Op Ed City Budget

Why we're asking New Yorkers to assess the quality of life in their neighborhoods

January 24, 2017
New York Daily News

Essential to the competitiveness of any city are the effective delivery of municipal services and the quality of life in its neighborhoods. Those attributes must be understood both through performance measures and through public perception. It's not enough, for instance, to demonstrate that crime is low. The public must also feel safe. For competitiveness, perception is crucial.

That's why the Citizens Budget Commission earlier this month launched a citywide resident survey to gauge New Yorkers' views of municipal services and quality of life. 72,000 New Yorkers selected at random from all five boroughs and each community district will receive this survey in the mail. If you receive it, please fill it out and send it back so your voice will be heard.

CBC has long maintained that regular citywide surveys should be used as a management tool. The City of New York conducted a similar comprehensive survey in 2008, but it has not been repeated. That's what spurred us to action.

We believe that a survey should be conducted every two years — or every four years at the least — and preferably by a non-governmental entity. While it's tempting to think that the city should conduct the survey, as it did eight years ago, that leaves the timing of any survey, as well as its questions, to the political preferences of City Hall. And, as is evident, a subsequent survey has not been a government priority.

We also believe that a survey should be conducted early in every mayoral election year, when the public focuses especially on city government's performance. That's why we are conducting the survey now.

The survey questions do not, however, mention any government official by name or office. They are intended solely to gauge public perception of city services and quality of life.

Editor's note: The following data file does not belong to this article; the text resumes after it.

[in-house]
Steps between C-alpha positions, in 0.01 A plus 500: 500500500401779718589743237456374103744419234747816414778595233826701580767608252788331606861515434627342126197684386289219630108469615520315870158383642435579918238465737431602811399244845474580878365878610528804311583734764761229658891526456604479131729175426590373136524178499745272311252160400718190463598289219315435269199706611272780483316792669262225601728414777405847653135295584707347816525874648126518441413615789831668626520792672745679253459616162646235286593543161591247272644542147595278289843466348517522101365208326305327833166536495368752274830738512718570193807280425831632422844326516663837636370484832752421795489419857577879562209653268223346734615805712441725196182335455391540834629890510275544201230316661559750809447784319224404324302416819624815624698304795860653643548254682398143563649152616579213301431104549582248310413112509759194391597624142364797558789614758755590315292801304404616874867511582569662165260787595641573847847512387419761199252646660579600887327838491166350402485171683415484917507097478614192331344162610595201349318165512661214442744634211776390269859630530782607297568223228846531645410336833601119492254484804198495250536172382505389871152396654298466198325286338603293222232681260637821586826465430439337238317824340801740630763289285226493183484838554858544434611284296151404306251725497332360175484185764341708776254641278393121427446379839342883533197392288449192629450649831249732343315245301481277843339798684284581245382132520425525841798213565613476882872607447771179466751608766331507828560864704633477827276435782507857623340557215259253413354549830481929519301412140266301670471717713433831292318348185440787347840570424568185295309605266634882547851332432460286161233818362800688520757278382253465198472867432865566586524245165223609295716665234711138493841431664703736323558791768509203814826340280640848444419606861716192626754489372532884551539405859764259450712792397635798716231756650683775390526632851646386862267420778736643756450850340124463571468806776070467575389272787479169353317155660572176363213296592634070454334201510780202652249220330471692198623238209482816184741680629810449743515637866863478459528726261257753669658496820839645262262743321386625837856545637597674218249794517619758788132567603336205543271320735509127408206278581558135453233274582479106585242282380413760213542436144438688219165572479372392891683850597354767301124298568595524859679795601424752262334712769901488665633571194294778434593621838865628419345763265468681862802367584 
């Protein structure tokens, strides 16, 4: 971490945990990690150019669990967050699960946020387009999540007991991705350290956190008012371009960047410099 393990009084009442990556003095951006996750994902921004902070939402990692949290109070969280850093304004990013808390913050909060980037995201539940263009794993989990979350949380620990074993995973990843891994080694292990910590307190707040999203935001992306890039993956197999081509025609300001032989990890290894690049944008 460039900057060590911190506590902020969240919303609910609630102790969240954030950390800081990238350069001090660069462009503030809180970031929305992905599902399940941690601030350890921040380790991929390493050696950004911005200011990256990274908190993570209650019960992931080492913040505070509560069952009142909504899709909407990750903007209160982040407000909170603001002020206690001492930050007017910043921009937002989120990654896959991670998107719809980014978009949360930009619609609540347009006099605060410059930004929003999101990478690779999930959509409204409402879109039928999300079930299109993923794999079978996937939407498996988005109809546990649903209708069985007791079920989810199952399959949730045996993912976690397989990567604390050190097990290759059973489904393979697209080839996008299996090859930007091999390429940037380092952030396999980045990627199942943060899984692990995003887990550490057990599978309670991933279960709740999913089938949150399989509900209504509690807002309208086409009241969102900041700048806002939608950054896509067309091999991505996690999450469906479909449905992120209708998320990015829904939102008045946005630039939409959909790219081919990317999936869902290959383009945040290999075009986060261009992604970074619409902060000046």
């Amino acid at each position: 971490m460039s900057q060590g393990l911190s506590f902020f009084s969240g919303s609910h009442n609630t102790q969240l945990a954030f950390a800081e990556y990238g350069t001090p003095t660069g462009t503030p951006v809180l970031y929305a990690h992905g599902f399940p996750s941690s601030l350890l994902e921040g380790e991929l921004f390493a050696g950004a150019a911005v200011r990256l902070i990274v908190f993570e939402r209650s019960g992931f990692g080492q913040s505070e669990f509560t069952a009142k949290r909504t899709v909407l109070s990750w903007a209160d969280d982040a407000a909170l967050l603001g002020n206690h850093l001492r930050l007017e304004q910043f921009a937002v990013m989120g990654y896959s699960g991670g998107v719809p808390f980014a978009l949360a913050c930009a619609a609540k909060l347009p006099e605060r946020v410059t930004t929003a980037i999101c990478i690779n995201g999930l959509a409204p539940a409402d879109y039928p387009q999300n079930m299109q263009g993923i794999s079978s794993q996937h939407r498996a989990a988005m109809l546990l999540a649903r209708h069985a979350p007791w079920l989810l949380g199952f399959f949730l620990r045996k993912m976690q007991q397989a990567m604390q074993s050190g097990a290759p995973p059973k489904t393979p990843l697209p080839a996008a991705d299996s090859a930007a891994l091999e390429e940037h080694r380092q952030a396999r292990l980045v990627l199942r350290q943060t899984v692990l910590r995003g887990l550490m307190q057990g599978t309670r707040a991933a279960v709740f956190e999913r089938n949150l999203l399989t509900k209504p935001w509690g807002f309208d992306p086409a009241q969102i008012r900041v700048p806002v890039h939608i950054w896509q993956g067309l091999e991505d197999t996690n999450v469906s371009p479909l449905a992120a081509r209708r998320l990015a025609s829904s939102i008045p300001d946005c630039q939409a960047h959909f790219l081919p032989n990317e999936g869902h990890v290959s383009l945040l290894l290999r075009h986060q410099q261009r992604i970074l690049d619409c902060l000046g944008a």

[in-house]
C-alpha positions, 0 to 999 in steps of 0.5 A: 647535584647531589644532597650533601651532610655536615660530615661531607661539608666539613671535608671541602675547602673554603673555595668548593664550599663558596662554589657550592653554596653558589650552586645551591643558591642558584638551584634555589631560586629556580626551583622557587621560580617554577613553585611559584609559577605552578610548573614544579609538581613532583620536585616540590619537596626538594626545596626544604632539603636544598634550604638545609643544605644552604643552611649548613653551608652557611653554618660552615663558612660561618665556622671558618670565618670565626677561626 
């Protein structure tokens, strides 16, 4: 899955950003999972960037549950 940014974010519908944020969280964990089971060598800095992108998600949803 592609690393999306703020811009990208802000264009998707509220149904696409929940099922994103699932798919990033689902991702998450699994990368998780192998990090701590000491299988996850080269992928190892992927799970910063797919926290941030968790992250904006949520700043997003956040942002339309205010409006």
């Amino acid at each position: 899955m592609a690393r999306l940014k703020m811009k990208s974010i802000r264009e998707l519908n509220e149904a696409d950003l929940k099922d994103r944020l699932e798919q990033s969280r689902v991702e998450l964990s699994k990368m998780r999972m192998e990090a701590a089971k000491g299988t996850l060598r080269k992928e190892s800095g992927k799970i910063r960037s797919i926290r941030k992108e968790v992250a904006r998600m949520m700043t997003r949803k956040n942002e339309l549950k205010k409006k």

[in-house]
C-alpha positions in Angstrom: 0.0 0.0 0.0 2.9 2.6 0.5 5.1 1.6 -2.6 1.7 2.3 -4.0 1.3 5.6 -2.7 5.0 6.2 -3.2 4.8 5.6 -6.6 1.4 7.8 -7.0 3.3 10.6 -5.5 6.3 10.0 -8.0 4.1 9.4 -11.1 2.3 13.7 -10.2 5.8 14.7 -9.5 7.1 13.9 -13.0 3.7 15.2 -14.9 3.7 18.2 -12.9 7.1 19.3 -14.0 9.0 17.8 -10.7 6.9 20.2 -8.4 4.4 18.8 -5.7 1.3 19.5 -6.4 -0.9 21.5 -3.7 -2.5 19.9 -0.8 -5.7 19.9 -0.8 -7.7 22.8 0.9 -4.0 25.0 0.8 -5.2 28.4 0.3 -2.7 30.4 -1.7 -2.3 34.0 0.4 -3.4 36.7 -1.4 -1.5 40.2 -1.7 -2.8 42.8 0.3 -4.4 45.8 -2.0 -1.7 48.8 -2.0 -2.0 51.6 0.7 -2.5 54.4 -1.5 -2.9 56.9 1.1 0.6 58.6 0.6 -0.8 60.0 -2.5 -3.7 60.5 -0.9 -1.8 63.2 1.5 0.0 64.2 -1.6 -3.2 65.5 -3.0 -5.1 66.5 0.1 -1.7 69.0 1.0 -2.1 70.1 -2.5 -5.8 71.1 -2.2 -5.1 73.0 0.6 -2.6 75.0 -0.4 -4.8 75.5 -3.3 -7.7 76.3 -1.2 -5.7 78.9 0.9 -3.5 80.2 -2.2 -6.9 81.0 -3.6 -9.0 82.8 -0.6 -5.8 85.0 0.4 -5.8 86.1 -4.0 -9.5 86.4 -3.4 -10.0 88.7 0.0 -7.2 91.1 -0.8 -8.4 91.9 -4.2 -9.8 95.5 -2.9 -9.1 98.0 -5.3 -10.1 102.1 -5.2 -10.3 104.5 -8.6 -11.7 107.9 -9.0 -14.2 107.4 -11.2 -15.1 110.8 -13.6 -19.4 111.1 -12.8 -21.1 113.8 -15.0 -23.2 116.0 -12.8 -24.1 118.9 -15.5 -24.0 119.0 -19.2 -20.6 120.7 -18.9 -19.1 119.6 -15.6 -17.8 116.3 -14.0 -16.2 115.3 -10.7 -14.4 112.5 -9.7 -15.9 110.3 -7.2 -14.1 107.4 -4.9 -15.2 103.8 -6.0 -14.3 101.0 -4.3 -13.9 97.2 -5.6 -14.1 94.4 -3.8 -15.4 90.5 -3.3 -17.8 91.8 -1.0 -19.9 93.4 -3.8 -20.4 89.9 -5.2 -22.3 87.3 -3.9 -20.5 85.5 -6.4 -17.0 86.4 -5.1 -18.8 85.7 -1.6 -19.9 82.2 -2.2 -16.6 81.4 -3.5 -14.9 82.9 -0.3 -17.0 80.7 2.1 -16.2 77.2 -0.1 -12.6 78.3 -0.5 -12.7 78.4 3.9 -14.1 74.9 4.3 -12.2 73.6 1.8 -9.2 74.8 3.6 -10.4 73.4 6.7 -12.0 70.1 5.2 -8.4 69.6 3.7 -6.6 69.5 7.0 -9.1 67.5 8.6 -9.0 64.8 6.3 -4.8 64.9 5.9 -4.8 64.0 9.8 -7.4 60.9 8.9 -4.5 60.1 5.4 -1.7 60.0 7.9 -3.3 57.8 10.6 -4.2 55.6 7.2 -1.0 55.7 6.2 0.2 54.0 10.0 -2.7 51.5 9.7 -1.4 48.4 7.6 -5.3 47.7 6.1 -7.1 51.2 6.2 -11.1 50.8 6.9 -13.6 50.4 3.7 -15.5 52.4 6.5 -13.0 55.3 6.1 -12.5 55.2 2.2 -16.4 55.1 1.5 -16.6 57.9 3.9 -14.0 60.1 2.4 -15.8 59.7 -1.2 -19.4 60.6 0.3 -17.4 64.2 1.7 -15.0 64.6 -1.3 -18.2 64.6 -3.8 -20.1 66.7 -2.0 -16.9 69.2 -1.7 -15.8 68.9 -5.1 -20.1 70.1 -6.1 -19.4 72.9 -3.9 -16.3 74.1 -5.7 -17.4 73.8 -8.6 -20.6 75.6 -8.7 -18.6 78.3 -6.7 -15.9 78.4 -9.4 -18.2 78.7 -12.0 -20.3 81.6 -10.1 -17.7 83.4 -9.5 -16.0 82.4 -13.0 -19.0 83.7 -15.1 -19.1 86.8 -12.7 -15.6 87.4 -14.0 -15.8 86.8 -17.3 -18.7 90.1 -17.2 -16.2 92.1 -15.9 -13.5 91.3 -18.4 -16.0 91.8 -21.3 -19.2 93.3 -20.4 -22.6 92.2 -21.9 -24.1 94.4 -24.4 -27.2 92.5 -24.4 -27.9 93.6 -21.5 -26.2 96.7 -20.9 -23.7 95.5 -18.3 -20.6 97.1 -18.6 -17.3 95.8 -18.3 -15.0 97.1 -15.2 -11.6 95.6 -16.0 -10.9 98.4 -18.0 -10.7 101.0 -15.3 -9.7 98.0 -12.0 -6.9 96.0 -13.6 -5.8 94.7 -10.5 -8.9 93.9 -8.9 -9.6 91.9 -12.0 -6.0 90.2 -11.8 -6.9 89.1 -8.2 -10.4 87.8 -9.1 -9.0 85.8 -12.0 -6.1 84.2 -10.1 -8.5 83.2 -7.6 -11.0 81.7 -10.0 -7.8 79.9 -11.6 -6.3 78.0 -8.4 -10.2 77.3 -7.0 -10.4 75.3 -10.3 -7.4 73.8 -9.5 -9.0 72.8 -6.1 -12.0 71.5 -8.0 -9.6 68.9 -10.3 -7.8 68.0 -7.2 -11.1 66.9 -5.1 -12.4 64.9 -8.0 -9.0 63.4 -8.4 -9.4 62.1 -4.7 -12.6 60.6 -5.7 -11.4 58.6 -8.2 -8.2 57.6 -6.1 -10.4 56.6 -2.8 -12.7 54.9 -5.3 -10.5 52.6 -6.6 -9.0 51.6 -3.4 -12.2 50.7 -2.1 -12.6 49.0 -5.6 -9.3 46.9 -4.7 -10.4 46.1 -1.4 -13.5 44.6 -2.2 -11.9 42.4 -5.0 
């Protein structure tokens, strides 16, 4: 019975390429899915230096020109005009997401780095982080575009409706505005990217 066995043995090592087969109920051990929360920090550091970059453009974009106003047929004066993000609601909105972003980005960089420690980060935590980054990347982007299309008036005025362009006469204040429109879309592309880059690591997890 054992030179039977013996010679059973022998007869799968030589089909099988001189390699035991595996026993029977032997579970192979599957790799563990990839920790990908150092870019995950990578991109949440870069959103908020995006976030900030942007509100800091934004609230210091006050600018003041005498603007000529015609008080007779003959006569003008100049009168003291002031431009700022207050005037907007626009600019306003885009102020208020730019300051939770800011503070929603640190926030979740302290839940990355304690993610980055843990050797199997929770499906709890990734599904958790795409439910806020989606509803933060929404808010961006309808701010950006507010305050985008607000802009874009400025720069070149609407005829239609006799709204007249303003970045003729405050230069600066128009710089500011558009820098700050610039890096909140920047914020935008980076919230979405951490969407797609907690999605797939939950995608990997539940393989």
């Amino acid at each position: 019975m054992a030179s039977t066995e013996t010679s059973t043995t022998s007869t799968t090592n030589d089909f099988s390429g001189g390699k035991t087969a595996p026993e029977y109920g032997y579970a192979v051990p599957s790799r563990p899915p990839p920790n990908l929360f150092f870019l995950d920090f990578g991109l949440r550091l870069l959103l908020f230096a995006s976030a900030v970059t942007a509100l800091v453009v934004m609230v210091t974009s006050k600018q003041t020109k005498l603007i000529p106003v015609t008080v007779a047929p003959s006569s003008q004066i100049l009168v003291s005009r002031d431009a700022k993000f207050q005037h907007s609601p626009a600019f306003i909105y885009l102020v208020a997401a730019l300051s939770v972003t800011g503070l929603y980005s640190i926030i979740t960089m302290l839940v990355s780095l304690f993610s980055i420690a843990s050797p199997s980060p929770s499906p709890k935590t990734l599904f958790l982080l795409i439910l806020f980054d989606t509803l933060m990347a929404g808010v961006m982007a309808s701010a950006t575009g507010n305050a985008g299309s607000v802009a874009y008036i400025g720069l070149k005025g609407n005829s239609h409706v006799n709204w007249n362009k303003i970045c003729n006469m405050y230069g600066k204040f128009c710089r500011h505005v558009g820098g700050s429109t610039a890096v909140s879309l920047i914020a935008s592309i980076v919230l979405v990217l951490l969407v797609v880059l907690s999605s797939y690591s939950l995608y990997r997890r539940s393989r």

The households participating in the survey have received it and will be receiving reminders this week to complete it. Recipients can answer its questions in hard copy or online. They can also request the survey in one of three languages other than English — Chinese (traditional and simplified), Spanish or Russian — or can go online and complete the survey in any of those languages.

The survey is being conducted by the same expert research firm that conducted the 2008 version, the National Research Center, in order to benefit from their experience. By fielding many of the same questions, the survey will also track changes in residents' views since that time.

The results will be made public by June at the latest. CBC hopes to field similar surveys regularly in the future.

Tracking public perceptions over time and on a regular basis will provide a valuable civic tool, reflecting not how City Hall assesses the delivery of its services and the city's quality of life but how residents of our neighborhoods judge them. The scope will allow residents to see how their perceptions compare with those of residents in other neighborhoods and illuminate for City Hall where its services — and the quality of life — are most and least appreciated.

If your household receives this survey, please fill it out. You have a crucial role to play in helping keep New York a great place for everyone to live and work.